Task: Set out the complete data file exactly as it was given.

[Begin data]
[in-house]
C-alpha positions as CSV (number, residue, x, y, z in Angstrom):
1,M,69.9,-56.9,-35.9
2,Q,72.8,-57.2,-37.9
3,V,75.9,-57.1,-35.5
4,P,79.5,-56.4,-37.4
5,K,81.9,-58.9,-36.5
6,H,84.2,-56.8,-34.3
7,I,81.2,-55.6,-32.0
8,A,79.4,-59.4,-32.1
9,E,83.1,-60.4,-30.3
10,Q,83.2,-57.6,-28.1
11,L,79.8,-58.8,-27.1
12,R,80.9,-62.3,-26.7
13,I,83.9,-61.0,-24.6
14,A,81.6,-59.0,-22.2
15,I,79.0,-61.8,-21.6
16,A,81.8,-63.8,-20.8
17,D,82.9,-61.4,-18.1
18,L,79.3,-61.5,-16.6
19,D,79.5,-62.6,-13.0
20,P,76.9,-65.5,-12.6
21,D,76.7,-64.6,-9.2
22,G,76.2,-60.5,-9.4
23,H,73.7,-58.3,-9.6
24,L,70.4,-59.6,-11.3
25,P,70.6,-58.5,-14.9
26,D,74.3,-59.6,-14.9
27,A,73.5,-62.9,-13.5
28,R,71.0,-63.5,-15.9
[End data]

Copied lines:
[in-house]
C-alpha positions as CSV (number, residue, x, y, z in Angstrom):
1,M,69.9,-56.9,-35.9
2,Q,72.8,-57.2,-37.9
3,V,75.9,-57.1,-35.5
4,P,79.5,-56.4,-37.4
5,K,81.9,-58.9,-36.5
6,H,84.2,-56.8,-34.3
7,I,81.2,-55.6,-32.0
8,A,79.4,-59.4,-32.1
9,E,83.1,-60.4,-30.3
10,Q,83.2,-57.6,-28.1
11,L,79.8,-58.8,-27.1
12,R,80.9,-62.3,-26.7
13,I,83.9,-61.0,-24.6
14,A,81.6,-59.0,-22.2
15,I,79.0,-61.8,-21.6
16,A,81.8,-63.8,-20.8
17,D,82.9,-61.4,-18.1
18,L,79.3,-61.5,-16.6
19,D,79.5,-62.6,-13.0
20,P,76.9,-65.5,-12.6
21,D,76.7,-64.6,-9.2
22,G,76.2,-60.5,-9.4
23,H,73.7,-58.3,-9.6
24,L,70.4,-59.6,-11.3
25,P,70.6,-58.5,-14.9
26,D,74.3,-59.6,-14.9
27,A,73.5,-62.9,-13.5
28,R,71.0,-63.5,-15.9